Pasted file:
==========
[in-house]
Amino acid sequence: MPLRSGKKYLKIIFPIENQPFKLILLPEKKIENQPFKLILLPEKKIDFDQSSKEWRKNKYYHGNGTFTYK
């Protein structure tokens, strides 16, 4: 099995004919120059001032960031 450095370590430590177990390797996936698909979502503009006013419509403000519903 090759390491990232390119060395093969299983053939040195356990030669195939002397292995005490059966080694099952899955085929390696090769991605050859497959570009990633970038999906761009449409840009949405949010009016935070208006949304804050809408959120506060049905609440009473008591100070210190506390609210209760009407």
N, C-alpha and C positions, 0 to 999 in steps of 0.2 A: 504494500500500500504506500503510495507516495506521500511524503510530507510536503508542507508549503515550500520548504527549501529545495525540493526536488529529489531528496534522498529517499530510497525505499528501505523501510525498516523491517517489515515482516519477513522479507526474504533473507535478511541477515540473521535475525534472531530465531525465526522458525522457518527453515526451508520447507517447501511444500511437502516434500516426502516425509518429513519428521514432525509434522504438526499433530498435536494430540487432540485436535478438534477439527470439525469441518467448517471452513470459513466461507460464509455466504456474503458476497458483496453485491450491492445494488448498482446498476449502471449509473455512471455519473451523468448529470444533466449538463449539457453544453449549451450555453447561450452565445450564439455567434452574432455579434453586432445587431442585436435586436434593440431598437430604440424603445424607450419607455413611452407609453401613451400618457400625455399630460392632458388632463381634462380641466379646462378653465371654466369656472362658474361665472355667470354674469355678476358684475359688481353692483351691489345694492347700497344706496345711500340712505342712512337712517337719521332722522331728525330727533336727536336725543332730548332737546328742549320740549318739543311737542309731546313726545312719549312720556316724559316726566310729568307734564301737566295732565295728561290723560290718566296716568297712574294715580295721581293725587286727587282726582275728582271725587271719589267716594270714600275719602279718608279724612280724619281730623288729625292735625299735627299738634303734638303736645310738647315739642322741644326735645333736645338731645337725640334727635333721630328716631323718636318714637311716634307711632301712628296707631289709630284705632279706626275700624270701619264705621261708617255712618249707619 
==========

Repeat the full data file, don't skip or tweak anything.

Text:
[in-house]
Amino acid sequence: MPLRSGKKYLKIIFPIENQPFKLILLPEKKIENQPFKLILLPEKKIDFDQSSKEWRKNKYYHGNGTFTYK
């Protein structure tokens, strides 16, 4: 099995004919120059001032960031 450095370590430590177990390797996936698909979502503009006013419509403000519903 090759390491990232390119060395093969299983053939040195356990030669195939002397292995005490059966080694099952899955085929390696090769991605050859497959570009990633970038999906761009449409840009949405949010009016935070208006949304804050809408959120506060049905609440009473008591100070210190506390609210209760009407």
N, C-alpha and C positions, 0 to 999 in steps of 0.2 A: 504494500500500500504506500503510495507516495506521500511524503510530507510536503508542507508549503515550500520548504527549501529545495525540493526536488529529489531528496534522498529517499530510497525505499528501505523501510525498516523491517517489515515482516519477513522479507526474504533473507535478511541477515540473521535475525534472531530465531525465526522458525522457518527453515526451508520447507517447501511444500511437502516434500516426502516425509518429513519428521514432525509434522504438526499433530498435536494430540487432540485436535478438534477439527470439525469441518467448517471452513470459513466461507460464509455466504456474503458476497458483496453485491450491492445494488448498482446498476449502471449509473455512471455519473451523468448529470444533466449538463449539457453544453449549451450555453447561450452565445450564439455567434452574432455579434453586432445587431442585436435586436434593440431598437430604440424603445424607450419607455413611452407609453401613451400618457400625455399630460392632458388632463381634462380641466379646462378653465371654466369656472362658474361665472355667470354674469355678476358684475359688481353692483351691489345694492347700497344706496345711500340712505342712512337712517337719521332722522331728525330727533336727536336725543332730548332737546328742549320740549318739543311737542309731546313726545312719549312720556316724559316726566310729568307734564301737566295732565295728561290723560290718566296716568297712574294715580295721581293725587286727587282726582275728582271725587271719589267716594270714600275719602279718608279724612280724619281730623288729625292735625299735627299738634303734638303736645310738647315739642322741644326735645333736645338731645337725640334727635333721630328716631323718636318714637311716634307711632301712628296707631289709630284705632279706626275700624270701619264705621261708617255712618249707619 